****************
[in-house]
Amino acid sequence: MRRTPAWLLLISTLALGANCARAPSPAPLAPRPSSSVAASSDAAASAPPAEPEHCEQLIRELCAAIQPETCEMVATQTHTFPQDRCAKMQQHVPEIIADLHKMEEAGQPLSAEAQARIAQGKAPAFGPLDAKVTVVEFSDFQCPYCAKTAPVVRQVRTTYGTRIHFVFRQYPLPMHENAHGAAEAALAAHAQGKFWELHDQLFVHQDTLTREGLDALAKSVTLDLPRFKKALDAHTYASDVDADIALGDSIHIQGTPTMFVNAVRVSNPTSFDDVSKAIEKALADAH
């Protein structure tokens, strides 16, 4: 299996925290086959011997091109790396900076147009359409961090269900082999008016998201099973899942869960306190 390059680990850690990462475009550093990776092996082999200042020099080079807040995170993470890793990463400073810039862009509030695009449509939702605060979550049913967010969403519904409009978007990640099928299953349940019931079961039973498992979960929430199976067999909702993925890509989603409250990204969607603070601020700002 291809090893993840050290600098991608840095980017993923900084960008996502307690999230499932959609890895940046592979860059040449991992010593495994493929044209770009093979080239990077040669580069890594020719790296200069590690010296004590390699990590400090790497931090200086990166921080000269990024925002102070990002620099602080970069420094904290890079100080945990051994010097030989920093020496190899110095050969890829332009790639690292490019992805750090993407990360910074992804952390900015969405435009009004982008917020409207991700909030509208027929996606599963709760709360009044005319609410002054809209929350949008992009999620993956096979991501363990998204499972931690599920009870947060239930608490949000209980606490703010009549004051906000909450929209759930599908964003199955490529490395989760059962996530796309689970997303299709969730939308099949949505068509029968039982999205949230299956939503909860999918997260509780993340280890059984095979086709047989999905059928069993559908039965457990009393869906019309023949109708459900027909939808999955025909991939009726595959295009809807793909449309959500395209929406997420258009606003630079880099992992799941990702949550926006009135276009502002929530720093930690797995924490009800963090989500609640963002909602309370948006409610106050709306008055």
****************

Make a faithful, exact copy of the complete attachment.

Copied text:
[in-house]
Amino acid sequence: MRRTPAWLLLISTLALGANCARAPSPAPLAPRPSSSVAASSDAAASAPPAEPEHCEQLIRELCAAIQPETCEMVATQTHTFPQDRCAKMQQHVPEIIADLHKMEEAGQPLSAEAQARIAQGKAPAFGPLDAKVTVVEFSDFQCPYCAKTAPVVRQVRTTYGTRIHFVFRQYPLPMHENAHGAAEAALAAHAQGKFWELHDQLFVHQDTLTREGLDALAKSVTLDLPRFKKALDAHTYASDVDADIALGDSIHIQGTPTMFVNAVRVSNPTSFDDVSKAIEKALADAH
């Protein structure tokens, strides 16, 4: 299996925290086959011997091109790396900076147009359409961090269900082999008016998201099973899942869960306190 390059680990850690990462475009550093990776092996082999200042020099080079807040995170993470890793990463400073810039862009509030695009449509939702605060979550049913967010969403519904409009978007990640099928299953349940019931079961039973498992979960929430199976067999909702993925890509989603409250990204969607603070601020700002 291809090893993840050290600098991608840095980017993923900084960008996502307690999230499932959609890895940046592979860059040449991992010593495994493929044209770009093979080239990077040669580069890594020719790296200069590690010296004590390699990590400090790497931090200086990166921080000269990024925002102070990002620099602080970069420094904290890079100080945990051994010097030989920093020496190899110095050969890829332009790639690292490019992805750090993407990360910074992804952390900015969405435009009004982008917020409207991700909030509208027929996606599963709760709360009044005319609410002054809209929350949008992009999620993956096979991501363990998204499972931690599920009870947060239930608490949000209980606490703010009549004051906000909450929209759930599908964003199955490529490395989760059962996530796309689970997303299709969730939308099949949505068509029968039982999205949230299956939503909860999918997260509780993340280890059984095979086709047989999905059928069993559908039965457990009393869906019309023949109708459900027909939808999955025909991939009726595959295009809807793909449309959500395209929406997420258009606003630079880099992992799941990702949550926006009135276009502002929530720093930690797995924490009800963090989500609640963002909602309370948006409610106050709306008055």